Early rheumatoid arthritis : biomarkers and hormonal factors in relation to disease progression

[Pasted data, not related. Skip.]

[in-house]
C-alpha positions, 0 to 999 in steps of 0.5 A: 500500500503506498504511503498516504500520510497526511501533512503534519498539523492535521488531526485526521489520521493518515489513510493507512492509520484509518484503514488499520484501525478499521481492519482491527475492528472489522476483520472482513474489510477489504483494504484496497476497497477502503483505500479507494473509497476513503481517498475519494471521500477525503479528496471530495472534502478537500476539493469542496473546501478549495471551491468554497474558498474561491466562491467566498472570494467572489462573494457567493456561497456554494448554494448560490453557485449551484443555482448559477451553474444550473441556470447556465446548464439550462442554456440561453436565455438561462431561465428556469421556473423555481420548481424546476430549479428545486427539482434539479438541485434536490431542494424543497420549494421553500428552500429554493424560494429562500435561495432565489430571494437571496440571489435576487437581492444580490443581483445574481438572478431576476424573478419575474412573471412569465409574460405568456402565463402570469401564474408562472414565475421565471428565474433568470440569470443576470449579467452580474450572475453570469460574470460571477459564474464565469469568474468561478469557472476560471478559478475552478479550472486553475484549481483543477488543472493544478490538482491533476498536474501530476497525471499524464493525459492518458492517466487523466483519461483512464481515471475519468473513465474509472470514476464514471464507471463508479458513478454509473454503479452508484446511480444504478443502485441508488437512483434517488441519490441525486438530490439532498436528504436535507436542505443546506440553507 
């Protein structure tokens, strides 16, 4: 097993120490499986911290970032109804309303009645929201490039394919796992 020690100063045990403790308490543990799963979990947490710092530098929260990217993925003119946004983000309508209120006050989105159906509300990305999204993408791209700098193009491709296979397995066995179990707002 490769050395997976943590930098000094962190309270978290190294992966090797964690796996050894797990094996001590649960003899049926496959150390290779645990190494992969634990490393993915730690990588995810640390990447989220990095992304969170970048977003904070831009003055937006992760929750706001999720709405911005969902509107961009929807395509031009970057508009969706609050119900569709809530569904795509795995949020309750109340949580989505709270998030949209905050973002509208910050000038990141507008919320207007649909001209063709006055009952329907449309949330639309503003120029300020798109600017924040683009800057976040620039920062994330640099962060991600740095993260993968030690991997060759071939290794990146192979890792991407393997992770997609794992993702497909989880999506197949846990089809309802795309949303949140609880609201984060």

Abstract: Rheumatoid arthritis (RA) is a chronic inflammatory joint disease, affecting approximately 0.5 to 1% of the adult population. Although the aetiology is not fully known, a complex interaction between genetic, environmental and stochastic factors is thought to trigger the pathogenic mechanisms. A distinguishing feature of RA is the presence of disease associated autoantibodies, mainly rheumatoid factor (RF) and anti-cyclic citrullinated antibodies (ACPA), which are important in both diagnostic and prognostic purpose. The disease is systemic but primarily affects the joints, and can cause irreversible destructions of cartilage and bone, eventually leading to functional disabilities. Moreover, extra-articular features (i.e., symptoms outside the joints) can occur and the patients have an increased risk for comorbidities, predominantly cardiovascular disease. Since the disease is heterogenous, varying from mild to more severe forms, the prognosis can be difficult to predict. Improvements in early diagnosis and identification of patients at risk of a more severe disease course can lead to better outcomes for the patients. The overall aim of this thesis was to evaluate prognostic biomarkers, and to evaluate hormonal and reproductive factors in relation to cardiovascular events (CVE) in patients with newly diagnosed RA (symptoms <12 months).Methods: The patients were included in a prospective inception cohort from the years of 1996 to 2017 and followed-up regularly at the early RA clinics in the northern region of Sweden. Clinical and laboratory parameters, and treatment were regularly recorded in the Swedish Rheumatology Quality Register (SRQ). Enzyme-linked immunosorbent assays (ELISA) and a multiplex assay were used to analyse bone remodelling factors and ACPA reactivities, respectively. Questionnaires regarding hormonal and reproductive factors were sent out to female patients ≤80 years. Information of CVE was extracted from the Swedish National Health Register and Cause of Death Register. Potential markers for disease progression i.e., bone remodelling factors and autoantibodies were analysed in relation to disease progression. Hormonal and reproductive factors were analysed in relation to CVE. Results: In paper I we found associations between receptor activator of nuclear factor kappa-B (RANKL), a central molecule of bone metabolism, and radiological findings at baseline, 24 months, and radiological progression analysed in 407 RA patients. The combination of RANKL and anti-CCP positivity indicated a more severe disease course in terms of joint destruction. Sclerostin was not associated with radiological outcome. Polymorphisms of the genes for sclerostin (SOST) and RANKL (TNFSF11) did not show significant associations with radiological outcome or with the concentrations, respectively. In paper II, we found that even though antibody status is considered in clinical practice and modern treatment reduces disease activity, the radiographic joint damage remained increased among anti-CCP positive patients. In paper III, 22 different ACPA reactivities were analysed in relation to disease courses of RA. The presence of a higher number of different ACPA reactivities, and different ACPA subtypes could provide prognostic information of disease activity and radiological destruction. In paper IV, we found that hormonal and reproductive factors were associated with CVE in female patients. A higher number of childbirths increased the risk for CVE, whilst oral contraceptives decreased the risk. The majority of patients with later CVE had their RA disease onset after menopause and had a longer duration from menopause until RA onset.Conclusion: RANKL can function as a prognostic marker for the disease course of RA. Even though anti-CCP antibodies are taken into account in clinical practice and treatment reduce disease activity, the joint damage can progress, supporting the direct bone degrading effects by ACPA. The number of, and different subtypes of ACPA, can predict different disease progression. These markers can be valuable to identify patients at need for more aggressive treatment and careful radiographic monitoring, even if disease activity is under control. Finally, hormonal factors such as childbirths, oral contraceptives and the timing of RA onset in relation to hormonal status can add value for the evaluation of CVE risk in female RA patients.